I was most amazed that not one of the passengers got upset about any of this. We took time in the car to get to know each other and joke about the situation. All of the passengers had a common goal: Each really wanted to get to our next destination. But the path to that destination was going to be a bit different than originally planned.

It's often that way with organizations' strategic plans, as well. I kept thinking about how we get so focused on our current path and its steps that we lose sight of our true goal. ACUI has had a great strategic plan for several years that is as valid today as it was when we created the plan. What has changed and will likely continue to change are the goals and the steps we will use to get there. In the months ahead, you will likely hear and perhaps participate in further discussion and information about the Board of Trustees and Central Office review, updating of the Association's strategic plan, and revision of its associated goals. It will continue to be a focus of the Board of Trustees.

To close the story about my travel, I missed my flight in Seattle and the last flight of the evening had mechanical problems. I was stranded and could not get home until Saturday, the last day of Dad's Weekend at OSU. My son attended the Friday evening Jay Leno comedy concert with his mother acting as my surrogate. I would arrive the following day to enjoy his company.

There was one, huge payback for having spent an extra night on the road. I took a 6 a.m. flight out of Seattle to Portland, Ore., on Saturday that had only a few passengers on board. My son had loaded some of my favorite music on my PDA before I left. I had my headphones on, staring out the window watching the sun rise, as I listened to Bruce Springsteen sing: "Come on rise up, Come on rise up." It was as if he were coaxing the sun right out of the ground. The rising sun painted a magnificent scene over the Cascade Mountain Range in every color. I spent that time thinking about how glorious this life is and how lucky I am. I played back in my mind all the stages of my oldest son's life, from his birth to present day, and contemplated what might be ahead as he gets ready to graduate from college. We were going to spend a magnificent day enjoying each other's company.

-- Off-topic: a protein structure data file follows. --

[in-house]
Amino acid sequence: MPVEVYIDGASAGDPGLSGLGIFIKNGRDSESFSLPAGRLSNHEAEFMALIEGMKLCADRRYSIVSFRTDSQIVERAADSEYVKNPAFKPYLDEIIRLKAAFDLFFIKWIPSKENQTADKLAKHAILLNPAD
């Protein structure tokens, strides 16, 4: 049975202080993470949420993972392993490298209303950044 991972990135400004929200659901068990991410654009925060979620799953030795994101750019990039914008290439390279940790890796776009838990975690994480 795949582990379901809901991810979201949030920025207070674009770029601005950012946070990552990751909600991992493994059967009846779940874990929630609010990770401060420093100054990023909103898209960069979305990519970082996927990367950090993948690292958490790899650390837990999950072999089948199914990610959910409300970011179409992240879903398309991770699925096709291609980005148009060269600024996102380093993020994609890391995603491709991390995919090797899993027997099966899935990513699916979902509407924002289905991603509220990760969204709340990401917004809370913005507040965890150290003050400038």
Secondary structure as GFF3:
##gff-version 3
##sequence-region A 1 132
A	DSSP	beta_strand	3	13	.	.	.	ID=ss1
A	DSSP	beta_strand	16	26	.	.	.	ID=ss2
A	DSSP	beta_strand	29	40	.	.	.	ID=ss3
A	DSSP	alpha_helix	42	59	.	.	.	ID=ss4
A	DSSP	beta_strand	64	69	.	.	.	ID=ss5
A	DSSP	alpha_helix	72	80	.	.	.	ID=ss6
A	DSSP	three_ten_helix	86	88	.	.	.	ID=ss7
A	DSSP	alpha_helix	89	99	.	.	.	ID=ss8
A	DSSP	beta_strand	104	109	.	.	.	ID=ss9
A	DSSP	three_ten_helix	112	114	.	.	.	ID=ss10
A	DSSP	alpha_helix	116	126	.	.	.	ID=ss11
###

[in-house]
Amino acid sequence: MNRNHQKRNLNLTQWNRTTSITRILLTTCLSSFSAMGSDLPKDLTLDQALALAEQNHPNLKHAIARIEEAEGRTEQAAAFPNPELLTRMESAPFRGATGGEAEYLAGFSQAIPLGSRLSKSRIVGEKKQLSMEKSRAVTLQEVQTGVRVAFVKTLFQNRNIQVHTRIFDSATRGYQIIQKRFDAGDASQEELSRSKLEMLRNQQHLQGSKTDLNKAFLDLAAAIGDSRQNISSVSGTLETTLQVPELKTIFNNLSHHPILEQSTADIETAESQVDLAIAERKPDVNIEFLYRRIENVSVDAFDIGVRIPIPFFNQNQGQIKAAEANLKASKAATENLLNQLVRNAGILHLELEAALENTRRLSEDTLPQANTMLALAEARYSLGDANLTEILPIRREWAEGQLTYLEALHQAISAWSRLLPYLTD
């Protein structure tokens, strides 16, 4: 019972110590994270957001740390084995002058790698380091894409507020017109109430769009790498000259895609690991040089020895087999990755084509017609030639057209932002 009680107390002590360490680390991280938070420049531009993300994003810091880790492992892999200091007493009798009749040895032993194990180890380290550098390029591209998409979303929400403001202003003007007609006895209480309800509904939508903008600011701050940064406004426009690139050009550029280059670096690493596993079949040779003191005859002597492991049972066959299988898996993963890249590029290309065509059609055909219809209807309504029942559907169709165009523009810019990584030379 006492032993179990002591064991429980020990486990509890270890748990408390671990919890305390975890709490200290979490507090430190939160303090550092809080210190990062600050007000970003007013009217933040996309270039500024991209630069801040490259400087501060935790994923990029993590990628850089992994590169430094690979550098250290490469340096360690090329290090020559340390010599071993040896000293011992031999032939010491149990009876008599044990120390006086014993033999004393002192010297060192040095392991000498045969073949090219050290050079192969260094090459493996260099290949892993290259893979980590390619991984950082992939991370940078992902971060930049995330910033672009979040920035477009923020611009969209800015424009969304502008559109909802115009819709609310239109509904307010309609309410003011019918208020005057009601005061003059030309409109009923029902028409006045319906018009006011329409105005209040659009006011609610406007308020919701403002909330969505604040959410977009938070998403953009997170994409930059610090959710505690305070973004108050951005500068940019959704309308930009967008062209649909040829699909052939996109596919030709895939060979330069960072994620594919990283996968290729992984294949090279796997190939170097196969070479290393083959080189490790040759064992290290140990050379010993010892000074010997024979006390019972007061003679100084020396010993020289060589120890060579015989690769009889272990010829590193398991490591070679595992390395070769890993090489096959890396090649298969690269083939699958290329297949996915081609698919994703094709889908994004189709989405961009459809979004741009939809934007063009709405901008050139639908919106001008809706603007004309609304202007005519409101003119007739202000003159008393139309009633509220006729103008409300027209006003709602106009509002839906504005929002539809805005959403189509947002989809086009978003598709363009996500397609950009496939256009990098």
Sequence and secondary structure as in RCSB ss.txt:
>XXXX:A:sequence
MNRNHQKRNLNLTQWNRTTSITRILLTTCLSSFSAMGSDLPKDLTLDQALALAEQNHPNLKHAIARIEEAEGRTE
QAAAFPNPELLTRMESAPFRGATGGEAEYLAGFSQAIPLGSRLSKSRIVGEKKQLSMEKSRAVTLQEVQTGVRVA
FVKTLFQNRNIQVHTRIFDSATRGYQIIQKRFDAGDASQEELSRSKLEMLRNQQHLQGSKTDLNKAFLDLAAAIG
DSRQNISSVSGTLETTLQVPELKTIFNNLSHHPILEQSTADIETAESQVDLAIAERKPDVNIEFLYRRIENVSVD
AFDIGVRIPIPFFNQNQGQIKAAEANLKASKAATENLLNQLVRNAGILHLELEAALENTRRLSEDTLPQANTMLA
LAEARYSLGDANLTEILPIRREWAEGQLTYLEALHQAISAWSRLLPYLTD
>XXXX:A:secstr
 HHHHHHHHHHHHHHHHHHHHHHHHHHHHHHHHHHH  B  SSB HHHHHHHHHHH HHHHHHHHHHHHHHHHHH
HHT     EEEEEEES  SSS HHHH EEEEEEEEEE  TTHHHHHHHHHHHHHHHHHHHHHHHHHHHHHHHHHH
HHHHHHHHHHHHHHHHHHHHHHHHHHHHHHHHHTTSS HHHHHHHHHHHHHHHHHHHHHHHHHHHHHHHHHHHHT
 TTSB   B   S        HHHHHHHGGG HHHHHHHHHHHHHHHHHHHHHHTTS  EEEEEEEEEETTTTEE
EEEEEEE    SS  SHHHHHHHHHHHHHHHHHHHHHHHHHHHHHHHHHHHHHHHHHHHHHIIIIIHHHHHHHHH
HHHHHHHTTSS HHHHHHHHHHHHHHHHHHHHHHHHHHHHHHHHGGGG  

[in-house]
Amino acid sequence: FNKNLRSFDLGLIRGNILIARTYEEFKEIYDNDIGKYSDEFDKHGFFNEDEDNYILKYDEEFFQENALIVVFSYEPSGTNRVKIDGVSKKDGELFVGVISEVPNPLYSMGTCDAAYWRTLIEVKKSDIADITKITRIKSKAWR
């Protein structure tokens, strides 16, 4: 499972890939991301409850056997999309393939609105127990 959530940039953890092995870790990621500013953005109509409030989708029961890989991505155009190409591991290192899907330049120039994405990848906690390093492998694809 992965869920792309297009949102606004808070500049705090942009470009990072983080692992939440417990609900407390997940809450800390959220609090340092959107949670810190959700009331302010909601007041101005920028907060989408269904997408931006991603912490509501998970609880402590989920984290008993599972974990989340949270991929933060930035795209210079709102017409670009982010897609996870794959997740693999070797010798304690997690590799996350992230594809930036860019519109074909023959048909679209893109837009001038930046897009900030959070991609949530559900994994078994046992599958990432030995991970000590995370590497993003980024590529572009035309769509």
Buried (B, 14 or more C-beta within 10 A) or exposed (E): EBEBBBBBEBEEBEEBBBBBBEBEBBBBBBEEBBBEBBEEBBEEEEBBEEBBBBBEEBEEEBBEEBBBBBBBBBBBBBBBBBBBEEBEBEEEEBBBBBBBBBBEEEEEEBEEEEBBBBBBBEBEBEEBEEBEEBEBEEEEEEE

Our destination is often the right place, but sometimes our path to get there must be altered. If we are willing to accept that altered path with grace and an open heart, the clarity of what life is trying to teach us comes into full view.

The 2004 Conference Program Team has orchestrated an incredible conference experience for your educational needs and community building within this profession. I encourage each member of ACUI make attending this year's annual conference a priority.

Updated Nov. 9, 2012